An advert in the Western Times on 4 March 1872 listed a committee of the Mayor seventeen committee members for establishing the Exeter Penny Dinner Society. Based on the London Destitute Children’s Society, it was intended to supply two meals a week, for the cost of 1d, to the poor children who attended the Ragged School and other schools of the city. To be eligible a child had to be an orphan, be the child of a poor single parent or be one or two from a large family that was in need. As the advert stated “The utmost care will be taken in assisting only the destitute and deserving.” The public were urged to subscribe to the Society to fund the meals. In November 1872, a letter appeared in the Western Times asking the public to contribute towards funding the dinners, which cost 3d in ingredients.

Penny Dinners were only served November to April–fifty dinners a week were served November to December 1878, and seventy from January to April. Penny dinners continued into the 1930s.

In the New Year of 1879, a ‘tea extraordinary’ was held at the hall for those who attended the Penny Dinners through the year, plus there who could purchase a ticket. The event was attended by 300 persons.

By December 1878 cookery lessons for the working class were introduced, which must have been a relief from Bible study, and somewhat more useful.


In times of national emergency, the kitchen and dining room at the mission proved to be useful, although, not always a success. In 1917, in the third year of the First War, the Government arranged to set up around the country communal kitchens, with a view to reduce food waste, fuel and encourage economies of scale. The Victoria Hall had already run such a dining room, when on the first day, between 400 and 500 women and children had turned up for the 230 meals available.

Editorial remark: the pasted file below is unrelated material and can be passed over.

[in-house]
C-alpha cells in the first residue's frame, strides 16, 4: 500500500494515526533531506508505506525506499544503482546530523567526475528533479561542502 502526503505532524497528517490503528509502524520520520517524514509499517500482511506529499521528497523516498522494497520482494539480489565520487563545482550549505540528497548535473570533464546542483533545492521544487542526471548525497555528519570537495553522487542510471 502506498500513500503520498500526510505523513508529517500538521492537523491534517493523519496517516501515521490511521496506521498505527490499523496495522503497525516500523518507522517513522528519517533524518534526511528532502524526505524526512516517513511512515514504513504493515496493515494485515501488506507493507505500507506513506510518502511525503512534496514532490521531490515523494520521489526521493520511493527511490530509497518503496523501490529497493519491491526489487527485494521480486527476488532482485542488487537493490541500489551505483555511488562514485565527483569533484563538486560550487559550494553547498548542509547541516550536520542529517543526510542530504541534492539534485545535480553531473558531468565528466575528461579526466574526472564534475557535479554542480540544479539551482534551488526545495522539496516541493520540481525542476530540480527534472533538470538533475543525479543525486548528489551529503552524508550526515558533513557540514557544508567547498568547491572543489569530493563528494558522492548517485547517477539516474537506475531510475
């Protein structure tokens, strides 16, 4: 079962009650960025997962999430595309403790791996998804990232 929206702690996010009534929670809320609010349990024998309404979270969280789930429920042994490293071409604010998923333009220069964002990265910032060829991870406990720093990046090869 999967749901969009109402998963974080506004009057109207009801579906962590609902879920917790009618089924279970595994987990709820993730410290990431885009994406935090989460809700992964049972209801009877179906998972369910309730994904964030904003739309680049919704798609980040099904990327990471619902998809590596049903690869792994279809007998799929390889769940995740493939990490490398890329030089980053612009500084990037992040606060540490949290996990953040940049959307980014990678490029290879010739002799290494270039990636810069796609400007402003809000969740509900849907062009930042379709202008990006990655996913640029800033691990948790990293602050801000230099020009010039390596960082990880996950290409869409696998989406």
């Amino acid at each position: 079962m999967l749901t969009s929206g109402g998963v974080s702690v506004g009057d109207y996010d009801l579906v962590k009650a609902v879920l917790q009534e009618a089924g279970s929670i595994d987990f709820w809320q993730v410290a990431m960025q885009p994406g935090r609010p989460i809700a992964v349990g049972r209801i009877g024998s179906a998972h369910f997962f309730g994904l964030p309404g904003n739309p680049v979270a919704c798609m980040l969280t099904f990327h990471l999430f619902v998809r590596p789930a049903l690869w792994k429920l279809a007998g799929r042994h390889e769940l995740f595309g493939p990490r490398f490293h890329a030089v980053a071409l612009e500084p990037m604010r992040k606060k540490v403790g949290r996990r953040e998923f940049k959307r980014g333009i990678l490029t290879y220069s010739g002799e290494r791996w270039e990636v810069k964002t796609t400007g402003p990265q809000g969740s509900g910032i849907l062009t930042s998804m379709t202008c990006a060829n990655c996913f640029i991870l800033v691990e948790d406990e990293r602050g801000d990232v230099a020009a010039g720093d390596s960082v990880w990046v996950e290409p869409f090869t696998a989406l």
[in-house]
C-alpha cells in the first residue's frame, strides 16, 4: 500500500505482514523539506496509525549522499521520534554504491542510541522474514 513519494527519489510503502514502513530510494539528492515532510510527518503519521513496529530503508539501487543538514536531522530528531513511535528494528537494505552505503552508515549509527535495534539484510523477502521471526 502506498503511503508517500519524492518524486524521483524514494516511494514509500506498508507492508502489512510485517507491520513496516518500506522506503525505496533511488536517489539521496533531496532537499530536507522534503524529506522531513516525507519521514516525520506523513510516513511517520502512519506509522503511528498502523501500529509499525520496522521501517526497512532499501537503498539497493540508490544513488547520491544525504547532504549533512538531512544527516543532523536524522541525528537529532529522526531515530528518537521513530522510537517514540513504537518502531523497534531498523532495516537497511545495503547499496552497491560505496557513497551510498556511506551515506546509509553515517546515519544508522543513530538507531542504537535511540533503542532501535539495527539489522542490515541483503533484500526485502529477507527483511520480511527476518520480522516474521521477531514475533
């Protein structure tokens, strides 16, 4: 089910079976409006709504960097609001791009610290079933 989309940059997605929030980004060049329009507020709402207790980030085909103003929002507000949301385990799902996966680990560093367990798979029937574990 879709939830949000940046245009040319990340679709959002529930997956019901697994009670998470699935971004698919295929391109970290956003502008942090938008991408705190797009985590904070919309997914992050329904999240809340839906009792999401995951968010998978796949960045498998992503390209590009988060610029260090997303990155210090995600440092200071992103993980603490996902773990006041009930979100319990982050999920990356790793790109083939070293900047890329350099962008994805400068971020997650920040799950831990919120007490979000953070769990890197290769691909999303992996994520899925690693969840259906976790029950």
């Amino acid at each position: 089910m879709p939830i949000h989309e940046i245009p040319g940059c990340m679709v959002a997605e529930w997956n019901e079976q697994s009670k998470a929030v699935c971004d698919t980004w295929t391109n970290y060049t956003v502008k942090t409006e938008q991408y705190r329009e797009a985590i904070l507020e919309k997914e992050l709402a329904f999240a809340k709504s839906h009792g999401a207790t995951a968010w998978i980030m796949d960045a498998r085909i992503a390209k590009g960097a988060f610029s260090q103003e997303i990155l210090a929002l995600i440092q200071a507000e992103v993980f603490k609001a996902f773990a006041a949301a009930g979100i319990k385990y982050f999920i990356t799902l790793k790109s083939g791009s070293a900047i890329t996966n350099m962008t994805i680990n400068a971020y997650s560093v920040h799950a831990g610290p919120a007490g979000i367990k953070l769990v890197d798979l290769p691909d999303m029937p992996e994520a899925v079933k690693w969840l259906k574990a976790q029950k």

The Mission Hall was the second venue to be opened, with meals that would cost 2d. The menu for the first week was:

Tuesday: Baked hot-pot and milk pudding.
Wednesday: Soup and baked date pudding.
Thursday: Savoury soup and jam roly-poly.
Friday: Soup and boiled current pudding.
Saturday: Soup and meat and vegetable pudding.

The Mayor J G Owen and the Mayoress Mrs Owen opened the proceedings for the first meal. The Mayor told the eager diners that the meals were provided because of a shortage of food in the country, and it was not a charity, nor ‘soup kitchen’. On the first day 230 meals were served, and on the second day 267. By the fifth day 108 meals were served, and a local when asked if she had attended the facility said “No, I haven’t come to that yet. It would be a disgrace if I were seen there”. Within two months the kitchen was forced to close due to lack of custom. It is thought that many locals were reluctant to be associated with a venue that catered for the poor.

Farthing breakfasts